Using Relays with an arduino

Hey everyone,

I’m relatively new to arduino coding, and had some problems with coding.

I’m trying to change some existing code to power a small relay instead of an LED.

Instead of outputting 1 second of power to an LED, I want case -1 to output power to pin 3 until case -2 is triggered, regardless of other input. If possible, I would also like case -3 to output power to pin 5 until case -3 is triggered again. The entire thing should run on a loop so that each trigger can be repeated multiple times.

The output to the pins is not directly powering a relay, it will be running through a transistor first to trigger the relay on with another power source.

The code below is the sections I am referring to.

#define LED1 3
#define LED2 4
#define LED3 5
(skips some lines for space)
if((tA <= tB) && tA <= tC)
return -3 ;// FORWRD
if((tB <= tC) && tB <= tA)
return -2 ;// LEFT
if((tC <= tB) && tC <= tA)
return -1 ;//RIGHT
//Etc
return 1;

}

void DoCommand(int command)
{
switch (command)
{
case 0: Serial.println(“Stopped”);delay(500);break;
case -1: Serial.println("Turn RIGHT ");digitalWrite(LED1,HIGH); delay(1000);break;
case -2: Serial.println("Turn LEFT ");digitalWrite(LED2,HIGH); delay(1000);break;
case -3: Serial.println("GO FORWARD “);digitalWrite(LED3,HIGH); delay(1000);break;
case -4: Serial.println(” GO BACK "); delay(1000);break;
default : Serial.println(“NO Command detected”);break;
}
ResetCommand();
}
void ResetCommand()
{
for(int i = 3;i<=5;i++)
{
digitalWrite(i,LOW);//ALL LEDs
}
tA = 0;//Reset time A
tB = 0;//Reset time B
tC = 0;//Reset time C
}

Folks around here would prefer that you place your code inside code tags (refer to the sticky "how to use this forum" at the top of each forum.

Also, you'll be better off sharing your entire code. Sometimes the issue isn't were one might think it should be.

Feel free to edit your post above.

You should also probably mention what the problem is that you want help with. That's like THE single biggest most important piece of information you need in order to give someone help.

A couple tips, make your code readable by using better variable names. learn about enums, don't use numbers when names will do. I'm not sure what you're doing with the tA..tC - but once your goal should be to make your code easy to understand. Putting multiple lines on one line, is going to be tough to see when you miss a break or something else. Usually I would put {} around all case groups, but I followed your lead on this since it's not mandatory. Use functions where repetition occurs or where it makes your code more readable.

enum type_movement  { tmNoCommand, tmStop, tmRight,   tmLeft, tmForward, tmBackward };
int delayAmount[] = { 0,  500, 1000, 1000,  1000,  1000 };   // delays for above movements
// usually I would align the numbers under the types to show they are related, but this editor is adding spaces.

                                                                            // you could create another string array for the text ...

type_movement readInputFromUser()
{
    return tmStop;      // get your input from somewhere - must be in the type_movement array
}

#define LED1 3
#define LED2 4
#define LED3 5

int main()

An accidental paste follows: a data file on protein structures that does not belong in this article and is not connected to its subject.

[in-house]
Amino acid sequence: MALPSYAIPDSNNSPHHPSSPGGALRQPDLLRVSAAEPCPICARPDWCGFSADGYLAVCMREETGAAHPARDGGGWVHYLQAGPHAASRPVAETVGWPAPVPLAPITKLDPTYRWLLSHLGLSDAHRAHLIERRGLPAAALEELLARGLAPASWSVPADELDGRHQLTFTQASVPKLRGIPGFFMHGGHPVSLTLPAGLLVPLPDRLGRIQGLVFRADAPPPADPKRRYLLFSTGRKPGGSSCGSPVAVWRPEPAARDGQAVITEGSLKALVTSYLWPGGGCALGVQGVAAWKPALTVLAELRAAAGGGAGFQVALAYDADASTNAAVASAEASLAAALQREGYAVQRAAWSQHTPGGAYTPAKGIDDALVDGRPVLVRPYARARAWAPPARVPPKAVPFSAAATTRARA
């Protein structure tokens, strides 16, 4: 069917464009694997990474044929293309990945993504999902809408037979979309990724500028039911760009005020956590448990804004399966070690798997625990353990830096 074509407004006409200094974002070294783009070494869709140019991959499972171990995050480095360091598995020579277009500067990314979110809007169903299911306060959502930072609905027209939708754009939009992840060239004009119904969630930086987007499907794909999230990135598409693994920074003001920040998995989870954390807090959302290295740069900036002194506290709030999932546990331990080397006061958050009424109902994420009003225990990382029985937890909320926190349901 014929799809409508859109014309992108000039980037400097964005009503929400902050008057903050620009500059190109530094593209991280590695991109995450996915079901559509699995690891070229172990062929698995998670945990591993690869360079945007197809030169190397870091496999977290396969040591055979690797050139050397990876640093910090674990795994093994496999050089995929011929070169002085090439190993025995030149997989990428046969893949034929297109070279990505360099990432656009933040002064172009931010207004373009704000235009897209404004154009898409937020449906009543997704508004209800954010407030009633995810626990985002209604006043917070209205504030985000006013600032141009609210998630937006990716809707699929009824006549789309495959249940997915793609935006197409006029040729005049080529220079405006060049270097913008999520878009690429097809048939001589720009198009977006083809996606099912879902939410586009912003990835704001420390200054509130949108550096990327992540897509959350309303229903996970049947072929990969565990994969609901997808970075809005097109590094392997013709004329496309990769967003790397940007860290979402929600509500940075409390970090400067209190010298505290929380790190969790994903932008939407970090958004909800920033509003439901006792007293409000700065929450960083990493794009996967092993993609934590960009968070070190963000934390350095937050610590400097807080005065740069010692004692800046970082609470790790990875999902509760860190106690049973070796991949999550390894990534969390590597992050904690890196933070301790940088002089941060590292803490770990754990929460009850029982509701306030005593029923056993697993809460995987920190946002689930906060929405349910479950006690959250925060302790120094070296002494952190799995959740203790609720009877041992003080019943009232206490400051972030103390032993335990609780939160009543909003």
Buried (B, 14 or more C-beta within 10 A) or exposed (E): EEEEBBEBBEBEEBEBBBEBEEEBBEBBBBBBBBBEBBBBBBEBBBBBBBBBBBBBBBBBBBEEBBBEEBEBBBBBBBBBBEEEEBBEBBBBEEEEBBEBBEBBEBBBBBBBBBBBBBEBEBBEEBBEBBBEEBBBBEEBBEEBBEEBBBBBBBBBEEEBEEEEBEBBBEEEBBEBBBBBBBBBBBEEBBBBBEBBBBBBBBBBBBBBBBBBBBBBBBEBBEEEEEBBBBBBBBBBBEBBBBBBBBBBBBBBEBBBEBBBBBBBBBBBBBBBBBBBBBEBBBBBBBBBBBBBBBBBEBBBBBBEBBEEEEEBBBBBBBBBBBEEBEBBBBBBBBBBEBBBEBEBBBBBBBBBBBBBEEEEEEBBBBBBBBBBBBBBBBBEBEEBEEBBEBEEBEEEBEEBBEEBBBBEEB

{
    type_movement direction = tmNoCommand;

    direction = readInputFromUser();
    // I left the switch - but it could be done with a string array
    switch (direction)
    {
    case tmStop:
        printf("Stopped");  // Serial.println
        break;
    case tmRight:
        printf("Turn RIGHT ");
        digitalWrite(LED1, HIGH);
        break;
    case tmLeft:
        printf("Turn LEFT ");
        digitalWrite(LED2, HIGH);
        break;
    case tmForward:
        printf("GO FORWARD ");
        digitalWrite(LED3, HIGH);
        break;
    case tmBackward:
        printf("GO BACK ");
        break;
    case tmNoCommand:
        printf("NO Command detected");
        break;
    default:
        printf("Developer bug, you added a new movement type without adding a switch");
        direction = NoCommand;  // this keeps below delay from failing on unknown value
        break;
    }
    delay(delayAmount[direction]);
    return 0;
}

The output to the pins is not directly powering a relay, it will be running through a transistor first to trigger the relay on with another power source.

I'd be inclined to go for one of those ready made relay module thingies with the transistor built in, and often opto-isolation.

We live and learn: never occurred to me to use a -ve value in a switch/case.

kenwood120s: I'd be inclined to go for one of those ready made relay module thingies with the transistor built in, and often opto-isolation.

We live and learn: never occurred to me to use a -ve value in a switch/case.

I did the transistor route at first. Once I saw the circuit on my breadboard, I ripped it out and ordered a .40 cent digital logic level converter. Which gave me four 5v I/O on one side and 3.3v I/O on the other. The operative word here is I/O - both Input and Output, not just Output.

A Node MCU powered with 5v, can provide both the 5v and 3.3v.

Hi, Welcome to the forum.

Please read the first post in any forum entitled how to use this forum. http://forum.arduino.cc/index.php/topic,148850.0.html then look down to item #7 about how to post your code. It will be formatted in a scrolling window that makes it easier to read.

Can you please post a copy of your circuit, in CAD or a picture of a hand drawn circuit in jpg, png?

  • What did the code do originally?
  • Did the code work originally?
  • What do you want it to do?
  • What is it doing?

Can you tell us your electronics, programming, Arduino, hardware experience?

Thanks.. Tom.. :)